Jeffrey Schrager
Jeffrey Schrager

A Year of Morality

Two weeks ago, the Jewish world entered a shemitta (sabbatical) year. Felt more acutely in the Land of Israel, this year a variety of laws take effect limiting gardening, harvesting, and making any activity involving fruits and vegetables infinitely more complicated. At the end of the year, loans are forgiven, though most of us will circumvent that eventuality through a pruzbul, a document that enables us to retain loans through what some have called halachic gymnastics.

Like the weekly Shabbat, though observing shemitta is not always easy, understanding the meaning and potential impact of the year can profoundly change us. We surrender our economic control, to a certain extent, and make our property hefker, ownerless. The Torah explicitly states that produce should be left for the poor to eat. Commentators have pointed out again and again that a foundational idea of shemitta is that we don’t own our talents or, indeed, even our belongings. They ultimately belong to God. 

I am not a farmer. So I can’t let my field lie fallow this year. I’ve seen many sources discuss that every person should find their way to observe shemitta by “surrendering” their own talents to others. For what they’re worth, I think my talents seem to fall in the field of learning, and as such I would like to try and observe shemitta using those abilities. 

I also think one of the central themes of shemitta is an awareness of “the other.” That also happens to be a theme of one of the greatest books I’ve read in my life, Rabbi Jonathan Sack’s ob”m Morality, the last book published in his lifetime. His book speaks to challenges so many of us feel in the world at the moment, and I deeply believe that if everyone would internalize its message the world would be a better place. While written by a Rabbi, it is not a Jewish book, per se, though its themes obviously resonate with many Jewish ideas. 

So here’s what I’m trying: I would like to try and broaden the reach of Rabbi Sack’s thought this year by starting something of a virtual book club. I intend to proceed chapter by chapter through the book sharing quotes I found impactful or important and posing questions to consider for a variety of learning and age levels. In addition to posting on Facebook and Instagram throughout the week, I would like to pull together a sheet for Shabbat with some of the quotes, some expansion (by me. NOT representative of what Rabbi Sacks thought our would think), and questions to consider around the table, Shabbat or otherwise, in classrooms, and even in quiet moments of individual reflection, if such a thing still exists (more on that in a few weeks!). Obviously reading the books would be the ideal, but hopefully even a taste of Rabbi Sack’s ideas will help us see the world differently. I would, of course, love to find ways to encourage discussion across time zones and philosophical boundaries.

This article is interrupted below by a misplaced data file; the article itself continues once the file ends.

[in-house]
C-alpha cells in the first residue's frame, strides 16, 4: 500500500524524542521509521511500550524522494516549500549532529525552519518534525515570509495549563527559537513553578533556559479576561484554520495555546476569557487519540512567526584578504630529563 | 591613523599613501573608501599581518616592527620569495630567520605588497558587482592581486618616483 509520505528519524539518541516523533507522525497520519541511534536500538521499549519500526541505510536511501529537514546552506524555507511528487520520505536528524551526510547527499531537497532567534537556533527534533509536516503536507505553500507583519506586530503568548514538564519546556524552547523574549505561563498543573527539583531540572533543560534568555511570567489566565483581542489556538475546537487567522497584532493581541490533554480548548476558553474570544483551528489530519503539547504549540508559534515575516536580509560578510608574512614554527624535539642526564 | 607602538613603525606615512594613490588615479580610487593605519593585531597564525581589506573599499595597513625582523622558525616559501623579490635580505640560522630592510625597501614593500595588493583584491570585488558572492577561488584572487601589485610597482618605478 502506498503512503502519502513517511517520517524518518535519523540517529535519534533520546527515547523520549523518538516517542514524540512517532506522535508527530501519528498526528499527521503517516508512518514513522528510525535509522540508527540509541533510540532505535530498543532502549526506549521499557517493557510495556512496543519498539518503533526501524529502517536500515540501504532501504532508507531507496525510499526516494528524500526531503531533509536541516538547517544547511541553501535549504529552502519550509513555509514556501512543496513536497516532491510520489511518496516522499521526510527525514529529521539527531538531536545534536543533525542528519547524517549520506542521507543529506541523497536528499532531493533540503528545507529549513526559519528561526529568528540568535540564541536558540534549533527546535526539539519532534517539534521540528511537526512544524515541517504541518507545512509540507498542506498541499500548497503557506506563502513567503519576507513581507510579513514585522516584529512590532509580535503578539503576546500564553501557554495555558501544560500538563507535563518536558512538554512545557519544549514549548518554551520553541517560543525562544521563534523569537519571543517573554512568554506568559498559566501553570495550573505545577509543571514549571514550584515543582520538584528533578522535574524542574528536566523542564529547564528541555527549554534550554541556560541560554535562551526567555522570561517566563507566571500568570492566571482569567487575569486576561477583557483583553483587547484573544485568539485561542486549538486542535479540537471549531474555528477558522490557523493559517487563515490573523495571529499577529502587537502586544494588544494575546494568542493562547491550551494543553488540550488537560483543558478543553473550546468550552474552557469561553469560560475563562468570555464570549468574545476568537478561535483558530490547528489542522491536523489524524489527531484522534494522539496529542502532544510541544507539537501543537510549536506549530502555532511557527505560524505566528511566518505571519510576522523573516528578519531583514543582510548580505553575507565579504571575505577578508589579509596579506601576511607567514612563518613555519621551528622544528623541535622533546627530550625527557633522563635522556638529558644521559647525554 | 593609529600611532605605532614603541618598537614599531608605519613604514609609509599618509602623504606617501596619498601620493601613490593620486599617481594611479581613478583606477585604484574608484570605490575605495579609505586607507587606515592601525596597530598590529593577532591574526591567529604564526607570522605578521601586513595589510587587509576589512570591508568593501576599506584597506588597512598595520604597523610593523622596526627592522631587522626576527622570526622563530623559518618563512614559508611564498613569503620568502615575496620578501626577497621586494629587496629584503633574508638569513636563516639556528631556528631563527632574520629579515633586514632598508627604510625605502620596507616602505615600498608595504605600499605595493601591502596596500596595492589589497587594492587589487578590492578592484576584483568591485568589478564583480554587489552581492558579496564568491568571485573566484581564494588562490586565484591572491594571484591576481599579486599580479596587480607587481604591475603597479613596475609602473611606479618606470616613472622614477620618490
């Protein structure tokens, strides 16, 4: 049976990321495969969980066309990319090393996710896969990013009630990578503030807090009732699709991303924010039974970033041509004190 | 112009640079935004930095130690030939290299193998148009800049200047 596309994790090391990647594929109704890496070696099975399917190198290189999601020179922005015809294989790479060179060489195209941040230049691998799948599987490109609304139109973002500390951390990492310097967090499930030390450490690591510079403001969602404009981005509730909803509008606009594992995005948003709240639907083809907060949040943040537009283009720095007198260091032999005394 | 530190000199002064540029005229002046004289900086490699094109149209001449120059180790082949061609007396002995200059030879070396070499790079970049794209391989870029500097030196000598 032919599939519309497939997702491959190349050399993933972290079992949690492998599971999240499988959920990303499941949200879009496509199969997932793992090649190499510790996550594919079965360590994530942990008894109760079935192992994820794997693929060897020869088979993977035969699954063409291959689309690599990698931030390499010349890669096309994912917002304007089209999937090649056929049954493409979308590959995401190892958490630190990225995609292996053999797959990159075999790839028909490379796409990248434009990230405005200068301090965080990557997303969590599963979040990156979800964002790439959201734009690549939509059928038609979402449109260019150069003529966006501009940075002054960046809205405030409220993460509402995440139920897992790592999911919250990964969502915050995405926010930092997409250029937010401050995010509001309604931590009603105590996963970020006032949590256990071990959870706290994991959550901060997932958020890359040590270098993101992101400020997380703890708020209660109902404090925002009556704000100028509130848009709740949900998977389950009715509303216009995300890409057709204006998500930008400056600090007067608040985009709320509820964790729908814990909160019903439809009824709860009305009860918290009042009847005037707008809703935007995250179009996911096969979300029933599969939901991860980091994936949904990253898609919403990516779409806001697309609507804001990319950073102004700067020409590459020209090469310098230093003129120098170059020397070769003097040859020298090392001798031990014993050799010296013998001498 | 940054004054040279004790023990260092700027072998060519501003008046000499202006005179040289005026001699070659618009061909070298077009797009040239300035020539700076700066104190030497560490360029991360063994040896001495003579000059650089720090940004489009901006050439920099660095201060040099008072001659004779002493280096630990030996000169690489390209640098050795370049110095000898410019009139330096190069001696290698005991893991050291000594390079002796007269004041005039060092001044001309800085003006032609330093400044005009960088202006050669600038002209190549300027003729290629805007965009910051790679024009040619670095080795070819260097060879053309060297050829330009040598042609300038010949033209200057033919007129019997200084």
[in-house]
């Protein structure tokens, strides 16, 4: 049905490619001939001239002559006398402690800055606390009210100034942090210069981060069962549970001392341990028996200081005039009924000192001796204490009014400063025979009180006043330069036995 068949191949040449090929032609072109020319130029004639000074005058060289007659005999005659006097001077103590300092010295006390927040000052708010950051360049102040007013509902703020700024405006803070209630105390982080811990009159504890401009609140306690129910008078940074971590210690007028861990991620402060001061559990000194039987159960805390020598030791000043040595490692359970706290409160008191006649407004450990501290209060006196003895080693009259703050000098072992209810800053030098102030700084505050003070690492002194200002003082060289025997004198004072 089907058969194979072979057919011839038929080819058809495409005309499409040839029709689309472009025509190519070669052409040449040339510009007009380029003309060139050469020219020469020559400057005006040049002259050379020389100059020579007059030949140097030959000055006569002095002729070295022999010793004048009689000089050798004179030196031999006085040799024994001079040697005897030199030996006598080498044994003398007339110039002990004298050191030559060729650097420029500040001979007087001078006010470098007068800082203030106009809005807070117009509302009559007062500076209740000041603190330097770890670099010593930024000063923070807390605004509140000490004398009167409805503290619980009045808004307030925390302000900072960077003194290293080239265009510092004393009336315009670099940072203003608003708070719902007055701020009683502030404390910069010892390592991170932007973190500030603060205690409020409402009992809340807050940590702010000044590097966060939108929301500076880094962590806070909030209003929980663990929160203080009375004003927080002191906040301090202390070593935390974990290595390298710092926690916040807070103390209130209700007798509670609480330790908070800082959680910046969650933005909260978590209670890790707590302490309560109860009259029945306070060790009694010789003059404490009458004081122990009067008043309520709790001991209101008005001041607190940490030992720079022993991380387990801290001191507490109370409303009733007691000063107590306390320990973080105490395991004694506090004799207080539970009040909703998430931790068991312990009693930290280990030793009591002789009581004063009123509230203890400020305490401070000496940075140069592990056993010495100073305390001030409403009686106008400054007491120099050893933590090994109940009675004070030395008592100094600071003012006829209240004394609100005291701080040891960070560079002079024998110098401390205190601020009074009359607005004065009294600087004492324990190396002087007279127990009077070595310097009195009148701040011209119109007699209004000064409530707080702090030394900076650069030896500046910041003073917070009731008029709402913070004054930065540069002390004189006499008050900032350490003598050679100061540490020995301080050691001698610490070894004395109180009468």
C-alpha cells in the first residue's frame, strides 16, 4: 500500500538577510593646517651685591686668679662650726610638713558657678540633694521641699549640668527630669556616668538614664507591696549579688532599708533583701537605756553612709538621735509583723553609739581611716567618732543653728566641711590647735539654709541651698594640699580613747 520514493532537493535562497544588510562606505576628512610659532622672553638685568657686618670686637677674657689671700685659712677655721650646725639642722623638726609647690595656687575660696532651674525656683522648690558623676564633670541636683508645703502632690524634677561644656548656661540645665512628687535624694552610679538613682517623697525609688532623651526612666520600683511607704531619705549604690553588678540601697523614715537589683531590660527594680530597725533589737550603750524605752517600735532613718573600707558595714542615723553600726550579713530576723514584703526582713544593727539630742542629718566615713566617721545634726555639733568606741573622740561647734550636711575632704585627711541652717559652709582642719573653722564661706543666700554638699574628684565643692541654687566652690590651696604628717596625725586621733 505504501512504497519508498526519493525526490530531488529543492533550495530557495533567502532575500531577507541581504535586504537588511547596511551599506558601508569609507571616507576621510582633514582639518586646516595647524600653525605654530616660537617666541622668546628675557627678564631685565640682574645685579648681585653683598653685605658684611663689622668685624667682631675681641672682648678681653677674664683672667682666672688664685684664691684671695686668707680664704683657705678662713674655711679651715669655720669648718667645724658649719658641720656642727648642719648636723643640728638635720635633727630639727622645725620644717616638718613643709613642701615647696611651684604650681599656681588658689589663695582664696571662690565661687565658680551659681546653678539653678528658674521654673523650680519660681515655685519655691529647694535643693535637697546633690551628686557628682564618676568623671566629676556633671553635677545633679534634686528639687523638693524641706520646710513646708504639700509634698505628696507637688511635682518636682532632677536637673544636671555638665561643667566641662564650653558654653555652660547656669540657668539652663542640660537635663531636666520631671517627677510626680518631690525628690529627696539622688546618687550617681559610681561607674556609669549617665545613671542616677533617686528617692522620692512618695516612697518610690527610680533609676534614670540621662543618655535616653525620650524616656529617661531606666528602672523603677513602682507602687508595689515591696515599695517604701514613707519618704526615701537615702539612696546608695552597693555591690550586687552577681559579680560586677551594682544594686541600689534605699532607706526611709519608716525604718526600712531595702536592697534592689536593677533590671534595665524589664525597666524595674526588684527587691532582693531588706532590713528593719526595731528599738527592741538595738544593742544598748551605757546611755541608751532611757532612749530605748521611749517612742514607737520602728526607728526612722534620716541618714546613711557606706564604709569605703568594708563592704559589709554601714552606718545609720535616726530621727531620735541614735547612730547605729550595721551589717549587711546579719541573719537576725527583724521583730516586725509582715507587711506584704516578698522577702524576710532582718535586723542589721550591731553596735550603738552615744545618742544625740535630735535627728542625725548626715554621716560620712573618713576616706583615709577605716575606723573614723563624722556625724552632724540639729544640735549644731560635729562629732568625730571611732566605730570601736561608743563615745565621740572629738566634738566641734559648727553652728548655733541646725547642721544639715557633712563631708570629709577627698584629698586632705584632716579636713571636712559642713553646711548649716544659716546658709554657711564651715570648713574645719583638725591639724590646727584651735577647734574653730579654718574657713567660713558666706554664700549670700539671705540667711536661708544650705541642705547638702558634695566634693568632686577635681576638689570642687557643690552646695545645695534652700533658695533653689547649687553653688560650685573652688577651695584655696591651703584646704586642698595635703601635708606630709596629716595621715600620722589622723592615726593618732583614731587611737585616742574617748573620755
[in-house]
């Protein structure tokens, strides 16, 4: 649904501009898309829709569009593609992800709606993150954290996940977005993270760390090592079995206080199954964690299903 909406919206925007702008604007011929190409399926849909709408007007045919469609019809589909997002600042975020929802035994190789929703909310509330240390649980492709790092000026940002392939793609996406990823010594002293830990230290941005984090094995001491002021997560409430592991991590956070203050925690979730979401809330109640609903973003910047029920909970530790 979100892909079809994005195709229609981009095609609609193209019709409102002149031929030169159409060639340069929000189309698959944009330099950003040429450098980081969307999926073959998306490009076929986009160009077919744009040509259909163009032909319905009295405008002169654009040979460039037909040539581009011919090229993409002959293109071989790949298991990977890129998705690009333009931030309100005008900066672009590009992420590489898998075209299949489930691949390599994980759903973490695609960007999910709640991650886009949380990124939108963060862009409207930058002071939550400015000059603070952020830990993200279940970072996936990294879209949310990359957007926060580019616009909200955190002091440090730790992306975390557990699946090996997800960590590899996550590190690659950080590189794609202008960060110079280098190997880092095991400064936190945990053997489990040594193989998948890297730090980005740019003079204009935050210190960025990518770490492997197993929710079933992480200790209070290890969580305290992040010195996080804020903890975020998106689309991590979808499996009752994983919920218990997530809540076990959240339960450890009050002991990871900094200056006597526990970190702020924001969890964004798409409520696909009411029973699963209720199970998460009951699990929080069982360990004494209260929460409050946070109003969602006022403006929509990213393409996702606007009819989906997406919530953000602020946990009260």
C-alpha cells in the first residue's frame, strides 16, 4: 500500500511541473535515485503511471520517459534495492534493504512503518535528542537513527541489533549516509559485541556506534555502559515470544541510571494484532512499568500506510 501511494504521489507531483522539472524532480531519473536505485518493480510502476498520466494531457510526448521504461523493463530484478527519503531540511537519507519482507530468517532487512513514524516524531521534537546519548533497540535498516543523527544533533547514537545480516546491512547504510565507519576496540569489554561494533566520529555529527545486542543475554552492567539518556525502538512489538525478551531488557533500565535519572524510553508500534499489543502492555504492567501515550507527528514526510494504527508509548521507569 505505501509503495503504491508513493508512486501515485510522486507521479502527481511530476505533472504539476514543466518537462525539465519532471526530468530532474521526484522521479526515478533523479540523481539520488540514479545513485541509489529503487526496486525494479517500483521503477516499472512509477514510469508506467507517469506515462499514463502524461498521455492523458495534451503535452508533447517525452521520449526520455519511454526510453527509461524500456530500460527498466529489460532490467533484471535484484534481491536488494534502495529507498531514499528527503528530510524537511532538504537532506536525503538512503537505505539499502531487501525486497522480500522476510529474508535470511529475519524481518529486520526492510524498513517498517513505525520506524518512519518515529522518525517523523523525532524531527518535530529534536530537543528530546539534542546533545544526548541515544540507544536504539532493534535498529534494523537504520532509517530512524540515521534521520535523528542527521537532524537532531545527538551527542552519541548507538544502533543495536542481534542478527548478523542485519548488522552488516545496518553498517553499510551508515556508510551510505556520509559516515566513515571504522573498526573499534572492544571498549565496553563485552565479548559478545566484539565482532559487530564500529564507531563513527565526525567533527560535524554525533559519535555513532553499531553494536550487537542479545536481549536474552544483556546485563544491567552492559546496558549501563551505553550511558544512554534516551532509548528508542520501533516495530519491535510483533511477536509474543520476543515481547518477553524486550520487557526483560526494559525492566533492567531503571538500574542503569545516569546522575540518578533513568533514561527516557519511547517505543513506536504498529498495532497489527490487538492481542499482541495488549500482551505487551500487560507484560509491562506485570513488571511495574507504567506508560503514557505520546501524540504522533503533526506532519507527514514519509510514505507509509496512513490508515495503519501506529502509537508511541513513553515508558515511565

A warning, though: Morality will make you uncomfortable. Regardless of your theological, political, ideological, or any-other-cal background, Rabbi Sacks will criticize you. And that’s the point! Morality is about seeing beyond yourself. Hopefully, this project will allow us to meet other views and perspectives that will enrich our lives and the lives of those around us. 

This sort of project is extremely uncharacteristic of me. But I’m taking the plunge because I think it is a small step I can take towards making the world a better place. My aspirations are humble, but I also know that if synagogues, schools, families, youth groups, or any other of our various communities engage with Rabbi Sacks’s ideas we will move closer to a more moral world. I hope you’ll consider joining us. My plan is to post on Facebook, Twitter, and Instagram using @yearofmorality and use yearofmorality@gmail.com to communicate. If you have any ideas or questions, please feel free to let me know. 

One more thing: I don’t claim any special moral knowledge or perfection. I am, like most people, tragically flawed. And I am very much not an expert in moral philosophy. My hope is just to begin a conversation that might not have taken place otherwise. Hopefully, together, we can all spend this year growing as individuals, communities, societies.

About the Author
Before moving to Israel with his family, Jeffrey Schrager was the Middle School Judaic Studies Coordinator at the Akiba Academy of Dallas, TX. He has developed curricula, particularly for teaching Tanakh and Jewish genealogy, and has published several articles on Jewish education. He is also the founder of L'dor Vador, an organization promoting the use of Jewish genealogy in education and a professional genealogist.
Related Topics
Related Posts
Comments